Monday, June 09, 2003

Weblog Business Strategies 2003 VI

Butler, Guterman, Levin, and Stone: Managing A Business Blog

Jason Butler is senior product development manager for Jimmy Guterman is president of the Vineyard Group. Adina Levin is vice president of products for Socialtext. Biz Stone is author of the best-selling book, "Blogging." Here is a rough transcript of their discussion:

Jimmy Guterman: Guys, you're welcome to talk, but if you're going to do it, you're welcome to do it outside of this room. Before I start I want to talk about reconnecting. I've seen a number of people who I haven't laid eyes on for six, seven, or eight years. We might not have active email or phone relationships, but I read their Weblogs every day. And when I see them, I feel really close to them. The intensity surprised me. We're here to talk about business blogs, but it's important to keep in mind the personal side. You can use blogs for promotion, to influence thinking inside and outside the organization. Something we might see in the coming months is internal processes that others can get involved in. We're going to steer clear of theory and focus on the nuts and bolts of getting a blog going. Marketing has a way of ruining Net media.

Jason, one of the blogs you have at BostonWorks is an HR blog that you open up to HR professionals. How did you get that started, how did you decide who would participate, and how did you get it going?

Jason Butler: Online, we have a couple of very strong competitors -- Monster and Yahoo. We have to concentrate on what we're really good at. One is the local. If it's west of Worcester I don't care. The second thing is editorial content. I don't know if Monster won a Pulitzer this year, but the Boston Globe did. Coming out of the business newsroom, we get eight stories a week looking at the job market. What we wanted to do was focus primarily on HR. It started in January, and it's called HR Blog. It's a collaborative Weblog, and there are three people working on it. We scour the Web for resources that will be of use to our clients. We're going to be doing more to attract practitioners. I can talk about HR. I care about it very deeply, but the people who are practicing it every day are better able to talk about it.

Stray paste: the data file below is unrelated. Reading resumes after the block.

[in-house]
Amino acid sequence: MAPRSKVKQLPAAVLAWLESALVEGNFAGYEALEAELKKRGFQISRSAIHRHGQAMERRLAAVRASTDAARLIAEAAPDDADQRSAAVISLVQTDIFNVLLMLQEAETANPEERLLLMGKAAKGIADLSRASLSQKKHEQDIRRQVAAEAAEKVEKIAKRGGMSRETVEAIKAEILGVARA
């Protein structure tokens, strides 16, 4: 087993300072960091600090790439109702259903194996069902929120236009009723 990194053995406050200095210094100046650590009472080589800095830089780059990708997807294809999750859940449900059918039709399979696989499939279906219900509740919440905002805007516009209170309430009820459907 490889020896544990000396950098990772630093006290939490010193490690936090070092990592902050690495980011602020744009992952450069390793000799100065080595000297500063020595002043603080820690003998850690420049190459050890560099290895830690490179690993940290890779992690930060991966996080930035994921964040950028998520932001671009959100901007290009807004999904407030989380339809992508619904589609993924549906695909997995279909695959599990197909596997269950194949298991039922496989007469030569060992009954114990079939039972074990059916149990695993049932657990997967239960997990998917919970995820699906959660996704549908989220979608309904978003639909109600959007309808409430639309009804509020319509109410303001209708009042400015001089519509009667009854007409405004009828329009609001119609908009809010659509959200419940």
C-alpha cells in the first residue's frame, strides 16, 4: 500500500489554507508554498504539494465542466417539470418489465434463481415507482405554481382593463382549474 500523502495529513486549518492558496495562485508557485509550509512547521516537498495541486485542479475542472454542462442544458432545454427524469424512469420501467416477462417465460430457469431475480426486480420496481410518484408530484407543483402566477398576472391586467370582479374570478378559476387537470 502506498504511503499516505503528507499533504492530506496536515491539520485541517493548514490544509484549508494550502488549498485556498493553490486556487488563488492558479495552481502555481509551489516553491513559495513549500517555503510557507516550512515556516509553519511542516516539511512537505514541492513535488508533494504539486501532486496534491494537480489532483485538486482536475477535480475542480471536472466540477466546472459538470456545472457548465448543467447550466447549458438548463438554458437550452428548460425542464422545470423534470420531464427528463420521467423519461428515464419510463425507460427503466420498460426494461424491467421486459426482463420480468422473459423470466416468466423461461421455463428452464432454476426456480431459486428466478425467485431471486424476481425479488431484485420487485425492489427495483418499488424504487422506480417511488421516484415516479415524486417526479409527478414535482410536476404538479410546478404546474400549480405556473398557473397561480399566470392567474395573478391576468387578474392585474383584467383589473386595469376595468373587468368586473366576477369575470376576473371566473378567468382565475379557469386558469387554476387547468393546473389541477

Guterman: Adina, could you talk a little bit about the difference between a blog and a wiki?

Adina Levin: There've been some interesting debates and a discussion about this. From a technical perspective, there's not much difference. A blog is more identified with a voice or a team of a group of people. A wiki is better for collaborative authoring. That tends to blur an individual voice into the group consensus. What does the group agree on?

Guterman: Biz, you've talked a lot about the difference between a blog voice and a corporate voice.

Biz Stone: I don't know if I've talked much about a blog voice vs. a corporate voice, but it's important to develop a blog voice. A lot of people get really excited about blogs and they decide that they're going to do a blog about movies. Then they realize that nobody really cares about what they say about movies. They care about what they say about something else, like usability. You've got to find your niche. In a corporate setting, that can be more difficult. Instead of a logo, you can have a person back there. Everyone says, how do we start up a blog? It's easy. Just start a blog. It doesn't even need to be about your business.

Levin: We're in the business of serving groups who need to communicate. People at work are saying things to each other all the time. But they're drowning in email. Either the information is going to too many people -- or it doesn't get to enough people. What we see our customers doing is harnessing the communication people are already doing and making that communication more effective.

Guterman: Anyone here who's started a blog is that they can find out that what the blog turns out to be about is completely different than what it started out as. That's fine for personal blogs. As a business, you don't really have that flexibility. Or do you?

Levin: You do and you don't. Sometimes a business meeting at the behest of people at the meeting can diverge. We already have a lot of cultural constructs for deciding what conversation is relevant in a business. It's a matter of applying those constructs to this medium.

Stone: If you have a few people in your company doing blogs, let them find their voice as well as it continues to relate to your company.

Levin: Blogs are conversations. It might end up as relevant even if it's not relevant in the way it started out.

Butler: We have pretty broad guidelines. Working in the newspaper world, it's kind of like working on a beat. It has to be somewhat related to the topic. We are what we advertise. We're information about this particular topic.